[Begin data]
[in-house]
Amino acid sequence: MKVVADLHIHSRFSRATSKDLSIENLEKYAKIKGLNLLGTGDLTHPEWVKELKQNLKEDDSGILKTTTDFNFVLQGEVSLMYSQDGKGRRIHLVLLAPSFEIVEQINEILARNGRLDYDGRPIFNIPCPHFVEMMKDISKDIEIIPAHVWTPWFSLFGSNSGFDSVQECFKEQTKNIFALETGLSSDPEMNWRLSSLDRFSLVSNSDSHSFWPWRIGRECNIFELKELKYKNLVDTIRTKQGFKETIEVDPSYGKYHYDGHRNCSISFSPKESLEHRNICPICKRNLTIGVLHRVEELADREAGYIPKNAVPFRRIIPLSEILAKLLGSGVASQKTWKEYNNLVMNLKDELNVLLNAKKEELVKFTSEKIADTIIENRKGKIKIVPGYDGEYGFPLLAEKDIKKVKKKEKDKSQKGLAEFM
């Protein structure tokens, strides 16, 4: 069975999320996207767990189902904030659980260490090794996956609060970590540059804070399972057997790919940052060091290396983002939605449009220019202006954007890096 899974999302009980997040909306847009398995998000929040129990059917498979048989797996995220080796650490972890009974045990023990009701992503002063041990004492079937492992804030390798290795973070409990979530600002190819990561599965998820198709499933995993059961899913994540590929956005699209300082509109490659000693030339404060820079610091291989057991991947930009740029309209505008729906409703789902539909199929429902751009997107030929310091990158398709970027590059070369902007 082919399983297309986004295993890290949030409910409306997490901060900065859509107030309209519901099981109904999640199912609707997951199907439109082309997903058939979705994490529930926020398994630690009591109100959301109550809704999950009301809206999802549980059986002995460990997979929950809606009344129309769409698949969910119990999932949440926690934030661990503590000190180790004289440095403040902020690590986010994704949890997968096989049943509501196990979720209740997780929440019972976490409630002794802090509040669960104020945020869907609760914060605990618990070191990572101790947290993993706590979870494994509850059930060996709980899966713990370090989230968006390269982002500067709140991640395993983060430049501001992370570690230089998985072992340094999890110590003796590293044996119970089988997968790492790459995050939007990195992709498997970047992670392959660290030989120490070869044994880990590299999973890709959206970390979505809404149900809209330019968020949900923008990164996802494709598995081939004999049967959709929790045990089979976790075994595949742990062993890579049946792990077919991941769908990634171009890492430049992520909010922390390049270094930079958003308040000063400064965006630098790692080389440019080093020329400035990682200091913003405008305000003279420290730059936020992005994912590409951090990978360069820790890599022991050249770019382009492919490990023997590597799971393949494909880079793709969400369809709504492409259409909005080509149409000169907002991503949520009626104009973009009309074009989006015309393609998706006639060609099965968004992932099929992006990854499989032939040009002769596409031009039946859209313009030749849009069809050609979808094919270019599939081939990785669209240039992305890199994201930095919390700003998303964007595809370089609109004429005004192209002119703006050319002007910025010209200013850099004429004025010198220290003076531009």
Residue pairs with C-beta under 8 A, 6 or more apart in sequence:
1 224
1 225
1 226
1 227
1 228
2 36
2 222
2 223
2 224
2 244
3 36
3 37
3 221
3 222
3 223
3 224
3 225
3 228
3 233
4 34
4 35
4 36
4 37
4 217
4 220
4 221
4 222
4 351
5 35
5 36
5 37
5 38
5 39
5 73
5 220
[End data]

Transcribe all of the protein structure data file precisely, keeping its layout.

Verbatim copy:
[in-house]
Amino acid sequence: MKVVADLHIHSRFSRATSKDLSIENLEKYAKIKGLNLLGTGDLTHPEWVKELKQNLKEDDSGILKTTTDFNFVLQGEVSLMYSQDGKGRRIHLVLLAPSFEIVEQINEILARNGRLDYDGRPIFNIPCPHFVEMMKDISKDIEIIPAHVWTPWFSLFGSNSGFDSVQECFKEQTKNIFALETGLSSDPEMNWRLSSLDRFSLVSNSDSHSFWPWRIGRECNIFELKELKYKNLVDTIRTKQGFKETIEVDPSYGKYHYDGHRNCSISFSPKESLEHRNICPICKRNLTIGVLHRVEELADREAGYIPKNAVPFRRIIPLSEILAKLLGSGVASQKTWKEYNNLVMNLKDELNVLLNAKKEELVKFTSEKIADTIIENRKGKIKIVPGYDGEYGFPLLAEKDIKKVKKKEKDKSQKGLAEFM
């Protein structure tokens, strides 16, 4: 069975999320996207767990189902904030659980260490090794996956609060970590540059804070399972057997790919940052060091290396983002939605449009220019202006954007890096 899974999302009980997040909306847009398995998000929040129990059917498979048989797996995220080796650490972890009974045990023990009701992503002063041990004492079937492992804030390798290795973070409990979530600002190819990561599965998820198709499933995993059961899913994540590929956005699209300082509109490659000693030339404060820079610091291989057991991947930009740029309209505008729906409703789902539909199929429902751009997107030929310091990158398709970027590059070369902007 082919399983297309986004295993890290949030409910409306997490901060900065859509107030309209519901099981109904999640199912609707997951199907439109082309997903058939979705994490529930926020398994630690009591109100959301109550809704999950009301809206999802549980059986002995460990997979929950809606009344129309769409698949969910119990999932949440926690934030661990503590000190180790004289440095403040902020690590986010994704949890997968096989049943509501196990979720209740997780929440019972976490409630002794802090509040669960104020945020869907609760914060605990618990070191990572101790947290993993706590979870494994509850059930060996709980899966713990370090989230968006390269982002500067709140991640395993983060430049501001992370570690230089998985072992340094999890110590003796590293044996119970089988997968790492790459995050939007990195992709498997970047992670392959660290030989120490070869044994880990590299999973890709959206970390979505809404149900809209330019968020949900923008990164996802494709598995081939004999049967959709929790045990089979976790075994595949742990062993890579049946792990077919991941769908990634171009890492430049992520909010922390390049270094930079958003308040000063400064965006630098790692080389440019080093020329400035990682200091913003405008305000003279420290730059936020992005994912590409951090990978360069820790890599022991050249770019382009492919490990023997590597799971393949494909880079793709969400369809709504492409259409909005080509149409000169907002991503949520009626104009973009009309074009989006015309393609998706006639060609099965968004992932099929992006990854499989032939040009002769596409031009039946859209313009030749849009069809050609979808094919270019599939081939990785669209240039992305890199994201930095919390700003998303964007595809370089609109004429005004192209002119703006050319002007910025010209200013850099004429004025010198220290003076531009």
Residue pairs with C-beta under 8 A, 6 or more apart in sequence:
1 224
1 225
1 226
1 227
1 228
2 36
2 222
2 223
2 224
2 244
3 36
3 37
3 221
3 222
3 223
3 224
3 225
3 228
3 233
4 34
4 35
4 36
4 37
4 217
4 220
4 221
4 222
4 351
5 35
5 36
5 37
5 38
5 39
5 73
5 220